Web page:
Procedure repaired damage to MCL

Updated: January 22, 2005, 7:27 PM ET
By Len Pasquarelli | ESPN.com

Star tailback Fred Taylor, who missed the final two games of the Jacksonville Jaguars' season because of a left knee injury, has undergone arthroscopic knee surgery to repair damage to the medial collateral ligament.

Arguably the centerpiece of the Jacksonville offense, Taylor will likely require about two months of rehabilitation but is expected to be able to participate in most, if not all, of the team's offseason program. In a release, the team termed the surgery "a success" and said that Taylor will make a full recovery.

The surgery was performed by noted South Florida orthopedist John Uribe, who often treats the clientele of agent Drew Rosenhaus, who represents Taylor. Although he has performed numerous knee surgeries, Uribe is most recently noted as the orthopedist who repaired the catastrophic knee damage to Buffalo Bills tailback Willis McGahee.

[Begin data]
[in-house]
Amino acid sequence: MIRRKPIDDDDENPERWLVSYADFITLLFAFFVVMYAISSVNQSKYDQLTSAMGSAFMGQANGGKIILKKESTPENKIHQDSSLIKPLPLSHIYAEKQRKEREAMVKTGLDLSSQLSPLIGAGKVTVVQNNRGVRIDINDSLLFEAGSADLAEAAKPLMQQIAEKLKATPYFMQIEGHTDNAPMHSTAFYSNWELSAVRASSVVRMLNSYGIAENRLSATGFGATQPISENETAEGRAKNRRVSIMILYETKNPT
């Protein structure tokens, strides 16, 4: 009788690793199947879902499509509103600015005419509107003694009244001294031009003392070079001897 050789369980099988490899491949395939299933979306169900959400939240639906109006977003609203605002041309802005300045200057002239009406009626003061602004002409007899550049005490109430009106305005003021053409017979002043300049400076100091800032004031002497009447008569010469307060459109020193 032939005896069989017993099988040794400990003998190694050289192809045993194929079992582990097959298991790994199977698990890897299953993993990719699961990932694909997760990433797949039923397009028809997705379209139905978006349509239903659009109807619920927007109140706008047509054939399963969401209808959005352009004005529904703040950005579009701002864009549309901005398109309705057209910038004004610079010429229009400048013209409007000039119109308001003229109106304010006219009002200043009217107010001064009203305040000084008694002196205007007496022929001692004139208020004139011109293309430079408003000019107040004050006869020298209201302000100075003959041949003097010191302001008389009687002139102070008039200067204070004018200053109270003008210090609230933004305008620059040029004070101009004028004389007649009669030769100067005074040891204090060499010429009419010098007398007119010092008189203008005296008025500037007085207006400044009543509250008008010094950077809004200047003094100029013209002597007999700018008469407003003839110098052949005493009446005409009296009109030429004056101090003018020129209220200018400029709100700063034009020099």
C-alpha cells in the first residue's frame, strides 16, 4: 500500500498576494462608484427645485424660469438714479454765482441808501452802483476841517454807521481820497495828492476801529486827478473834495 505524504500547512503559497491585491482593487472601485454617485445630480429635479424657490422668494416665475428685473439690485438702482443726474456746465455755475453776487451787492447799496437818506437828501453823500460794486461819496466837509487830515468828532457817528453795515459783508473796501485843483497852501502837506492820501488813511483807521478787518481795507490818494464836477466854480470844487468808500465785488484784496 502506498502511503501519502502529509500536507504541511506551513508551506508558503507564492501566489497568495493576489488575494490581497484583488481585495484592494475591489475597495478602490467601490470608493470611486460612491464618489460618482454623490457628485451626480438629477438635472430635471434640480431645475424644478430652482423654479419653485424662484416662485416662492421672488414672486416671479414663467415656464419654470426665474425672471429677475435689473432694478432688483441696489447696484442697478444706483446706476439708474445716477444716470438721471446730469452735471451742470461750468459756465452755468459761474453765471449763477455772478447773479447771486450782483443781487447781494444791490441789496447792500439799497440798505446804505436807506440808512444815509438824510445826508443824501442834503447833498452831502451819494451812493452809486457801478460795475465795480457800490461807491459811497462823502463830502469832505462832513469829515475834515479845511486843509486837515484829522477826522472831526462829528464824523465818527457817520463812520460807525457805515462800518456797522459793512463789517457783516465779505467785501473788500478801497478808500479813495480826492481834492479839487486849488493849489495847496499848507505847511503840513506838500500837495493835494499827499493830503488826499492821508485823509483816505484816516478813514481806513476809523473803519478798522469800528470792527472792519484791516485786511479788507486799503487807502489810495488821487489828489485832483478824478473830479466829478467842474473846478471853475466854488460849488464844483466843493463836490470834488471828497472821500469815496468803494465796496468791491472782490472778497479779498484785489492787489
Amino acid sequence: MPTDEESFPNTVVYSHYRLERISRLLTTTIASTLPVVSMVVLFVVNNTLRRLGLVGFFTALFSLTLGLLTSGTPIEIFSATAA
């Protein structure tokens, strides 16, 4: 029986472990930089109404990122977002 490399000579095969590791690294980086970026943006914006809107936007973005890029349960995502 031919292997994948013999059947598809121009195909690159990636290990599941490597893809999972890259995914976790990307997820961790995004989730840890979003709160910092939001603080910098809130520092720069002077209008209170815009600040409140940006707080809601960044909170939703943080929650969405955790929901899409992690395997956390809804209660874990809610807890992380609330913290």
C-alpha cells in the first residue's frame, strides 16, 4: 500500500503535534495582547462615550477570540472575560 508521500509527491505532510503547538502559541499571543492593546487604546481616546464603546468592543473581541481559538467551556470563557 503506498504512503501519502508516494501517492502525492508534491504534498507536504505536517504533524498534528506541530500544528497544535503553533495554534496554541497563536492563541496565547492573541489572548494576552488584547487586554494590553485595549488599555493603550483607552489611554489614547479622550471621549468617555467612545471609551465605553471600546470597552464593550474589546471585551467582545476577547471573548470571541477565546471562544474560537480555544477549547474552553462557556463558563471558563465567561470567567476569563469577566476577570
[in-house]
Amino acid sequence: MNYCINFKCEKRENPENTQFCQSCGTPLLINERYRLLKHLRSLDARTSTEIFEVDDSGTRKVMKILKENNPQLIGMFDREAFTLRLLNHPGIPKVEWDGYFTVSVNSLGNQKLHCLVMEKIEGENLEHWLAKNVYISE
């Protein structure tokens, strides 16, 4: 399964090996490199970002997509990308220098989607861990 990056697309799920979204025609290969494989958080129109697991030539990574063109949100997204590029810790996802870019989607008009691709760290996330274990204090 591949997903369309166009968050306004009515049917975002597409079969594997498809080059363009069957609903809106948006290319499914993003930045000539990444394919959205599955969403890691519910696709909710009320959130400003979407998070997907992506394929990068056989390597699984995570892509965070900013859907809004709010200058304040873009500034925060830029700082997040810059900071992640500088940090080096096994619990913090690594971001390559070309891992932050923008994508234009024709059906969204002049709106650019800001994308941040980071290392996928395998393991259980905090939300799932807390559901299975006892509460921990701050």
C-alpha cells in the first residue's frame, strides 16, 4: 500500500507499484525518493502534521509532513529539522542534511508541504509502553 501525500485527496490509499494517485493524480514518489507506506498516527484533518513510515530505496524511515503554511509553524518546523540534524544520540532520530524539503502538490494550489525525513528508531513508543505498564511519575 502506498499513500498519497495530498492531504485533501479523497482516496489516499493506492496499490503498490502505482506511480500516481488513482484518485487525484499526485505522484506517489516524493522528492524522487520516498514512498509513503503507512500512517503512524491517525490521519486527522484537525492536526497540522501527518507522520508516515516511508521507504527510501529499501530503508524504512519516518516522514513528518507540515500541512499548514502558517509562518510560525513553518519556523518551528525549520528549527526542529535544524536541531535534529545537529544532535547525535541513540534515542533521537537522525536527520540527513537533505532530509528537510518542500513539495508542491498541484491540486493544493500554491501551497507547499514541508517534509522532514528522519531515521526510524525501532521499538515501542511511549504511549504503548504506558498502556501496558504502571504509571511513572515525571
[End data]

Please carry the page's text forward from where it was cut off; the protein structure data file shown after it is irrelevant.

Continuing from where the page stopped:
Taylor, who will turn 29 next week, was bothered at various times during the '04 season by knee problems but still started 14 games and rushed for 1,224 yards on 260 carries. It marked his fifth 1,000-yard performance in seven league seasons. The former Florida star also had 36 receptions for 345 yards.

Sitting out the final two games of the year, after the knee problem became too acute to continue playing, snapped Taylor's streak of 46 consecutive starts.

In the first four years of his NFL tenure, Taylor literally missed 1½ seasons' worth of games -- 24 in all -- to a variety of injuries. But he was a model of consistency and good health starting in 2002. Taylor started all 16 games in both 2002 and '03 and the first 14 contests of 2004.

The Jaguars' first-round pick in the 1998 draft, Taylor has carried 1,637 times for 7,580 yards and 48 touchdowns. One of the NFL's best receivers out of the backfield, he also has 225 catches for 1,880 yards and seven scores. He has appeared in 86 games and has started 82 of them.

Len Pasquarelli is a senior NFL writer for ESPN.com. To check out Len's chat archive, click here Insider.